New EHRC guidance on NDAs in discrimination cases ‘should encourage employers to think carefully’
The Equalities and Human Rights Commission (EHRC) has launched new guidance for employers on the use of confidentiality agreements, also known as non-disclosure agreements (NDAs), in discrimination cases. The EHRC intends for the guidance to inform both employers and employees about the law around confidentiality agreements and when and how they can be used. It follows the EHRC’s 2018 report called ‘Turning the tables—ending sexual harassment at work’, in which the EHRC argues that NDAs are ‘are routinely and inappropriately used to cover up, and stop workers from speaking up about, harassment’. Harriet Bowtell, senior associate at Jones Chase, contends that the guidance is a welcome addition. However, she also mentions that that some areas mentioned in the guidance may prove controversial in practice.
A welcome addition
Bowtell welcomes the new guidance, arguing that it ‘should encourage employers to think carefully about the use of such agreements in every case involving discrimination and not just roll out their template agreement’. She also mentions that ‘employers should consider carefully in every case whether a confidentiality agreement is necessary, have this signed off at a senior level and be able to justify its use to the employee’.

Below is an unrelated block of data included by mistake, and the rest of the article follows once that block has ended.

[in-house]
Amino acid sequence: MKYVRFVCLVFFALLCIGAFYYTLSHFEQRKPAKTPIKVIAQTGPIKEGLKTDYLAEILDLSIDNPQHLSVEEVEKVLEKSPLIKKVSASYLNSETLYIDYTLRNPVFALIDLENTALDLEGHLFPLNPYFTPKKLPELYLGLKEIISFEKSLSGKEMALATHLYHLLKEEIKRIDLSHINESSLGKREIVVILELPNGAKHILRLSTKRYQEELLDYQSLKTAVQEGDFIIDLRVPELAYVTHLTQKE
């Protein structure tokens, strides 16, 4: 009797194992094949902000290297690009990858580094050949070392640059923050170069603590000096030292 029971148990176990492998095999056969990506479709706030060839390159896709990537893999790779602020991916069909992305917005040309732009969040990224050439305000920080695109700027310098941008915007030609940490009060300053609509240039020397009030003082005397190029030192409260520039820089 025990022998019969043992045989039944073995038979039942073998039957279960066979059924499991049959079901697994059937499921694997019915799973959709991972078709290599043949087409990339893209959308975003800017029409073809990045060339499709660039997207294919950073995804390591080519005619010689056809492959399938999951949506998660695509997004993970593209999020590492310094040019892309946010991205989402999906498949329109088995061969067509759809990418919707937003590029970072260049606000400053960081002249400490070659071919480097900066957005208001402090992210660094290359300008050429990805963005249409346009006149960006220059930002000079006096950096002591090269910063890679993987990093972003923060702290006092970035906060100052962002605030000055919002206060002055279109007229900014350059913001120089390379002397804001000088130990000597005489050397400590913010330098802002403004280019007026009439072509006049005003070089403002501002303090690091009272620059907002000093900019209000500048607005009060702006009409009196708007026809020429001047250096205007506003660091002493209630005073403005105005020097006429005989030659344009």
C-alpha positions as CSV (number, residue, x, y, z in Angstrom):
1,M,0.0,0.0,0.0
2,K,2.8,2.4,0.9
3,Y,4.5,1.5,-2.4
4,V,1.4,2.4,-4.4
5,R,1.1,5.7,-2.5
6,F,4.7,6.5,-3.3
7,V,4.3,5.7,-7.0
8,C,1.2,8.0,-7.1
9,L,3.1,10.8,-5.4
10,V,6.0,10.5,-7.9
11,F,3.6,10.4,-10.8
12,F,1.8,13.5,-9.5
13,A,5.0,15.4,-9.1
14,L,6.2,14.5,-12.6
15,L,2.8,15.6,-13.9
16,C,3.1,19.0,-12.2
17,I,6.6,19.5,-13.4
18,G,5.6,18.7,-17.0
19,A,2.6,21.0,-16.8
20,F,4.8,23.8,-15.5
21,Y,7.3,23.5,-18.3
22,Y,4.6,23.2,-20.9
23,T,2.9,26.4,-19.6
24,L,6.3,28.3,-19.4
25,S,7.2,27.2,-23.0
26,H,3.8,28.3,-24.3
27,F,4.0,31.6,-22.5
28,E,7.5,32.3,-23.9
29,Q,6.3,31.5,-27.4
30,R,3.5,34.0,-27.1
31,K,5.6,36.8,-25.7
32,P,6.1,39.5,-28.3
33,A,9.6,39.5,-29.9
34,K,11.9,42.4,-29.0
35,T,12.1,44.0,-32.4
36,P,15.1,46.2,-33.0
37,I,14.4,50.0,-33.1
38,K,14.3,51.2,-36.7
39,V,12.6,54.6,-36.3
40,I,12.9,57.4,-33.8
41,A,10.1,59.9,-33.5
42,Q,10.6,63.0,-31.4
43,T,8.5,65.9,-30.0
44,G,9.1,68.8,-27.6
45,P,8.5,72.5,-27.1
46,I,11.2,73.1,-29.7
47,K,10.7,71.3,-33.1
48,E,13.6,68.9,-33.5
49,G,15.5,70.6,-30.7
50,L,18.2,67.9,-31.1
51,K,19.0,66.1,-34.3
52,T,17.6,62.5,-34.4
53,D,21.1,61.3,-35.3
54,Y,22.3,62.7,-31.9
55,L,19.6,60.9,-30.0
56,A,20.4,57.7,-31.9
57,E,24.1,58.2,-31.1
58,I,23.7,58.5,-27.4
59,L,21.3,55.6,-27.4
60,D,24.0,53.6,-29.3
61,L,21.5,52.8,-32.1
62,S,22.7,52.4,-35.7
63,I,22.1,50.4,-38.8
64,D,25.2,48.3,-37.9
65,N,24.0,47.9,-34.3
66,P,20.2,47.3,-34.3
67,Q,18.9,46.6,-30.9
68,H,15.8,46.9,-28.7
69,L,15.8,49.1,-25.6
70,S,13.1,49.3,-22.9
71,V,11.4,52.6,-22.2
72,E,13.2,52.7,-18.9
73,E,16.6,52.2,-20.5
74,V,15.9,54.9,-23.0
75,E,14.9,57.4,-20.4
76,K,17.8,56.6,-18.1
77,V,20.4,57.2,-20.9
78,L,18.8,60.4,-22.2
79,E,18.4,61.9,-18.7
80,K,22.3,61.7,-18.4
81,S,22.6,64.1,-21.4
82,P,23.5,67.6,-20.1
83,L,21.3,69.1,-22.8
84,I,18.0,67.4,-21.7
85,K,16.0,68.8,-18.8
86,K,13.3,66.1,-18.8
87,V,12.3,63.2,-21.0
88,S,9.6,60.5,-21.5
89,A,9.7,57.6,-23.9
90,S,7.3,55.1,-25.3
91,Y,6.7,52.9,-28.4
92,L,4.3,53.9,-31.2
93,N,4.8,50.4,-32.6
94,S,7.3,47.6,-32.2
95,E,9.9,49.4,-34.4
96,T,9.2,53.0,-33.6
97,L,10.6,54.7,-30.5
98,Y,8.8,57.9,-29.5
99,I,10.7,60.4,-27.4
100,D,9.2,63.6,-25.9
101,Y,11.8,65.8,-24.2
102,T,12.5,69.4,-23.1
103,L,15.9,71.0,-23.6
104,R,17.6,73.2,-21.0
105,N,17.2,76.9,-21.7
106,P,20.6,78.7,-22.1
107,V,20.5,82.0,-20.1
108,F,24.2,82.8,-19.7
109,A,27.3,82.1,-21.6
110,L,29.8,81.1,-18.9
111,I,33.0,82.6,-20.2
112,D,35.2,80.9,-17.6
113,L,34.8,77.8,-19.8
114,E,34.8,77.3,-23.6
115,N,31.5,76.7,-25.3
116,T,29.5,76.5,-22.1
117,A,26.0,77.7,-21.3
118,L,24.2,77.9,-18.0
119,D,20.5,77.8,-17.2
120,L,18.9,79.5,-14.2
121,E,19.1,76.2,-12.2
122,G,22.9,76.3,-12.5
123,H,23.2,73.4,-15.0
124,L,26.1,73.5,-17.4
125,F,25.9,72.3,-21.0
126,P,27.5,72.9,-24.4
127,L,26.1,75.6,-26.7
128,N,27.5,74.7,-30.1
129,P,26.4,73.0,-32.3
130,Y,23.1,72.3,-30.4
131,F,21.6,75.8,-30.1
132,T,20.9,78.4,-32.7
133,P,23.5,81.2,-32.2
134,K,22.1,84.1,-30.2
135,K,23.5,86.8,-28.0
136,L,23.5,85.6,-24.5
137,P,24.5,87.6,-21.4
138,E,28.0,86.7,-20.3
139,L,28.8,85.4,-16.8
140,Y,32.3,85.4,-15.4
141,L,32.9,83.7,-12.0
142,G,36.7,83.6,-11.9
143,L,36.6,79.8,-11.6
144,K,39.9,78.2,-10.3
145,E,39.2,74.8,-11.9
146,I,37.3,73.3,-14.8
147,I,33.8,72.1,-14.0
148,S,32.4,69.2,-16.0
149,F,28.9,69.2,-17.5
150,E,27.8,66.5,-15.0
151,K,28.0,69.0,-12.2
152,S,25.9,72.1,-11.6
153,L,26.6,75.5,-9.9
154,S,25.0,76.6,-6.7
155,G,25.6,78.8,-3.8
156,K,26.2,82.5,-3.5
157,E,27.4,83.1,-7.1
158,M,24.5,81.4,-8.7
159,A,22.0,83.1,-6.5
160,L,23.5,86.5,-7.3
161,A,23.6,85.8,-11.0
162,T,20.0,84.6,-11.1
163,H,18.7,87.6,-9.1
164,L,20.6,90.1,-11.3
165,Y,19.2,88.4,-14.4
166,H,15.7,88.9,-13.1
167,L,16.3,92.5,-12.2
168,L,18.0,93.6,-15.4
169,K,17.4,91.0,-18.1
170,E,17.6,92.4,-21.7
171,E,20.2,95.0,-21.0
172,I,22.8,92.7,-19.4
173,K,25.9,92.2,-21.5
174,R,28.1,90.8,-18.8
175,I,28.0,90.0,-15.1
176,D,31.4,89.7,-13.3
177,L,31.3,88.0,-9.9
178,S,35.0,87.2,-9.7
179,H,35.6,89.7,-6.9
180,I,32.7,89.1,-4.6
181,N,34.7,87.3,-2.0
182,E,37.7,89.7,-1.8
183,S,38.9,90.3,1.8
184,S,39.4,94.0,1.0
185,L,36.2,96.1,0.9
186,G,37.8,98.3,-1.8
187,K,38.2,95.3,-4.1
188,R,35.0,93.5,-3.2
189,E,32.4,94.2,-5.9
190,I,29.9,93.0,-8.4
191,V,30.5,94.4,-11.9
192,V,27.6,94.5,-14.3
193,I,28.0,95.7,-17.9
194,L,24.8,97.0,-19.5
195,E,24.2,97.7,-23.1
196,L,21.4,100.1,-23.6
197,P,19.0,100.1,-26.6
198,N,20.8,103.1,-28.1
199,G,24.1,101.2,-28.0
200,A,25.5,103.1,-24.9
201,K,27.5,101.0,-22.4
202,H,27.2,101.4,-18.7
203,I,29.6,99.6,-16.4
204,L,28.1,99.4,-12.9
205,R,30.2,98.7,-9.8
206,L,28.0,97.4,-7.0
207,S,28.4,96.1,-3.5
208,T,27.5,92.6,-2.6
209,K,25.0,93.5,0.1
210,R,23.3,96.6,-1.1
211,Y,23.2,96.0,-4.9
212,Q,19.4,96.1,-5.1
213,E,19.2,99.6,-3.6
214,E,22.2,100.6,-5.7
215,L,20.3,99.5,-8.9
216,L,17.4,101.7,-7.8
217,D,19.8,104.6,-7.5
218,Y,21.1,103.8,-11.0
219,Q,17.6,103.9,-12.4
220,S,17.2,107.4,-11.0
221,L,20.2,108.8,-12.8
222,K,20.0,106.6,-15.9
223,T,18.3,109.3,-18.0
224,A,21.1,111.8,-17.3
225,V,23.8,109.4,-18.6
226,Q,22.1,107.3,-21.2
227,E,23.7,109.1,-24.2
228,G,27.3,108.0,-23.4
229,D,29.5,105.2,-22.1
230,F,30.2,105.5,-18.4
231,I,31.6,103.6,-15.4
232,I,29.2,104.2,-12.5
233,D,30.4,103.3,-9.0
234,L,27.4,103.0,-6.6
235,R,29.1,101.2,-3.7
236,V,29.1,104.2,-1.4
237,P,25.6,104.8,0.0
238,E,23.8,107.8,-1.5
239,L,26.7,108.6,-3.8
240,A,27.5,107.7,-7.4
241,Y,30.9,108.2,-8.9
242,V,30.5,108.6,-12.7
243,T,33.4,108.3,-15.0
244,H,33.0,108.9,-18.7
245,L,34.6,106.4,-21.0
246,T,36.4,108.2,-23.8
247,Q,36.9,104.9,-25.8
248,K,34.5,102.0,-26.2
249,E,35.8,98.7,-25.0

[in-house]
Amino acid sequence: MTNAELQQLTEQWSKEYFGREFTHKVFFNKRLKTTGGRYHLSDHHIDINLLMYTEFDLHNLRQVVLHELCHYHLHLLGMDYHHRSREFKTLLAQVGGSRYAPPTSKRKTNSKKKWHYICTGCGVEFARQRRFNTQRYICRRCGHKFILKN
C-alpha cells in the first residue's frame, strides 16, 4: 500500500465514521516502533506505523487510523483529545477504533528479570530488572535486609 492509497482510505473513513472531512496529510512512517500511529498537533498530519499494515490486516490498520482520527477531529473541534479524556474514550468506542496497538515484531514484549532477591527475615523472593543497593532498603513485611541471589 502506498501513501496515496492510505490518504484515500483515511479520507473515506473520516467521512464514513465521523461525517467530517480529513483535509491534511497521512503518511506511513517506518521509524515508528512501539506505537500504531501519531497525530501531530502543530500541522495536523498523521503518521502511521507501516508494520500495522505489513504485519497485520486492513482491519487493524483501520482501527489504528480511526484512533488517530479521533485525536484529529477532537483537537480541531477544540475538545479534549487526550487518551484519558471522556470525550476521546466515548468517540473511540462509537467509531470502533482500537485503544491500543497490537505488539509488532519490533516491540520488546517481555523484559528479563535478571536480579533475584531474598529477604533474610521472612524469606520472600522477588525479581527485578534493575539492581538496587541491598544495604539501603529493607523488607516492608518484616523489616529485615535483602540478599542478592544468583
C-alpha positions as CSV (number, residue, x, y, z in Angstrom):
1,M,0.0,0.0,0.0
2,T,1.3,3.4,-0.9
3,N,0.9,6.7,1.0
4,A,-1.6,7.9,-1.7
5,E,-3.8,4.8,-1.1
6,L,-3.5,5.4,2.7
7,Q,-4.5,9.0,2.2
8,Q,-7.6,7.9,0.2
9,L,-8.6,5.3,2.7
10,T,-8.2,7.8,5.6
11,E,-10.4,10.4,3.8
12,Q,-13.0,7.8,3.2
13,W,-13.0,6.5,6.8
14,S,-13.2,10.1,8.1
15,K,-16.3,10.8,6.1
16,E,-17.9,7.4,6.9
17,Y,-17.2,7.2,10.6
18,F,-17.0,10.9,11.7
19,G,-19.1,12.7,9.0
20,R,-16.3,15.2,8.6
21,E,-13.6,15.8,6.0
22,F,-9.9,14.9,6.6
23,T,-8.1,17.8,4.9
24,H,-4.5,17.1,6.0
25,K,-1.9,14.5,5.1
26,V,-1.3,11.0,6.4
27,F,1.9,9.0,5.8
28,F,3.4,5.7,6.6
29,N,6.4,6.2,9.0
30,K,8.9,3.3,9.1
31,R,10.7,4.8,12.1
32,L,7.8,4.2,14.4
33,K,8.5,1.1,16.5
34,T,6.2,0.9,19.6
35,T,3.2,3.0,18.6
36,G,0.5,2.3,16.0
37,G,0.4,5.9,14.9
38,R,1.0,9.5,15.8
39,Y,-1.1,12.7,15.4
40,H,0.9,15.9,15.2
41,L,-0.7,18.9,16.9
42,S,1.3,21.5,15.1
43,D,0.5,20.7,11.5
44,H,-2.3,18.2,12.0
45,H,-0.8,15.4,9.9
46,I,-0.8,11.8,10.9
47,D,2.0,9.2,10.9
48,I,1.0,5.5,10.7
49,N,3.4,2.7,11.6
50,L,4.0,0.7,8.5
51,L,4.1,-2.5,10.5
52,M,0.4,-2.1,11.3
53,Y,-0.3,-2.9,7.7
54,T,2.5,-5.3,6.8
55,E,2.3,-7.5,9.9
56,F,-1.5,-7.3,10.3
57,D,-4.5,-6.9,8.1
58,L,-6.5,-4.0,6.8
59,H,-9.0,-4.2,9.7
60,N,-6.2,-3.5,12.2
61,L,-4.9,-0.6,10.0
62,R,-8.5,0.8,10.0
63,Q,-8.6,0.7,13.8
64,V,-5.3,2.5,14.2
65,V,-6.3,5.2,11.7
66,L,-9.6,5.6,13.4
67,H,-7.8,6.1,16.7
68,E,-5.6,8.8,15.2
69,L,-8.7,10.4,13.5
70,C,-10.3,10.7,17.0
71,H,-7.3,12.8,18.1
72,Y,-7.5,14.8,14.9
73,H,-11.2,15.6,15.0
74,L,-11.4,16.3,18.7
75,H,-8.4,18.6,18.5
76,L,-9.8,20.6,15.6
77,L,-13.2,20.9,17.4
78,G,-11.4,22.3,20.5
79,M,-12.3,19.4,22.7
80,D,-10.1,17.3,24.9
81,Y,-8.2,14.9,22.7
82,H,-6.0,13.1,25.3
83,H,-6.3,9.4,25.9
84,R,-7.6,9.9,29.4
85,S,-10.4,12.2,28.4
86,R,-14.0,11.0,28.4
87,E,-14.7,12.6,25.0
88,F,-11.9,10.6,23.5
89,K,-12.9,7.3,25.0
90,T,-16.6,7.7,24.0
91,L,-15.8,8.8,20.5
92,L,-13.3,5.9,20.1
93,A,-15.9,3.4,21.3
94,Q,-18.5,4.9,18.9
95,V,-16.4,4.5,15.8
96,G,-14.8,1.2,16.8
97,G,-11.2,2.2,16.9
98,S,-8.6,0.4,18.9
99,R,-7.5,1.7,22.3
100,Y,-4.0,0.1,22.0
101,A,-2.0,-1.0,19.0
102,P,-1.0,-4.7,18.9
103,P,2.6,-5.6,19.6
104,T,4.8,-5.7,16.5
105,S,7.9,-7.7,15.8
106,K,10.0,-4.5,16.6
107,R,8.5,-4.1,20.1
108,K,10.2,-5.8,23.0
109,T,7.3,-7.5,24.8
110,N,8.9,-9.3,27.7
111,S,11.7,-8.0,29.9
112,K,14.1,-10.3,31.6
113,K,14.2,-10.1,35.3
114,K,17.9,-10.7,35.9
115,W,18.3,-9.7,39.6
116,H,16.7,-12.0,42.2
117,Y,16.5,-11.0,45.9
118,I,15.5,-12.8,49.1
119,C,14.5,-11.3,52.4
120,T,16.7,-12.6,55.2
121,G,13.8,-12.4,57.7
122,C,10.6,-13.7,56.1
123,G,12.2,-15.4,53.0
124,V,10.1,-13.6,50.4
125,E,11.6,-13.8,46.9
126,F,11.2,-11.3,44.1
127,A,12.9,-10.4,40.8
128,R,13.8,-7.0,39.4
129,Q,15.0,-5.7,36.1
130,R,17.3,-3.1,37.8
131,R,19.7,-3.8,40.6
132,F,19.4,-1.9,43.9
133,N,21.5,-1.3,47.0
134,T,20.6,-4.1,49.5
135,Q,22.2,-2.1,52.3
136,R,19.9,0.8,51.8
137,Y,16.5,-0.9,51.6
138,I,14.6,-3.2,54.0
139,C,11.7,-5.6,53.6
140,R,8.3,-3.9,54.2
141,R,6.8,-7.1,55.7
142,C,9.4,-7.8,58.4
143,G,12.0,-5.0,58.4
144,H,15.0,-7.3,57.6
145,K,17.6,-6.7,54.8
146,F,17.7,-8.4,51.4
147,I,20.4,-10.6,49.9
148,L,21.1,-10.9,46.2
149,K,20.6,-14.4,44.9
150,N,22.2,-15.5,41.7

However, Bowtell notes that some areas mentioned in the guidance may prove controversial. For instance, the authors of the guidance state that ‘confidentiality agreements generally should only be used at the employee’s request’. She contends that this ‘may not…be workable [in practice, as] settlement agreements are often used where the employee receives a payment as part of a commercial settlement and without admission of liability, usually where there is a dispute as to what may have happened’.
Bowtell also highlights that the guidance states that ‘an employer should pay the individual’s costs of independent legal advice on the agreement, even if having received the advice the individual ultimately finds it unacceptable and reasonably decides not to sign [and that] the costs contribution should also be sufficient to cover advice on the confidentiality provision’. She believes that in her experience, ‘neither of these matters are current practice… and employers may find individuals seeking this assurance now at the outset’.
The guidance can be found here
The EHRC’s 2018 report can be found here.
Interviewed by Tom Inchley.
The views expressed by our Legal Analysis interviewees are not necessarily those of the proprietor.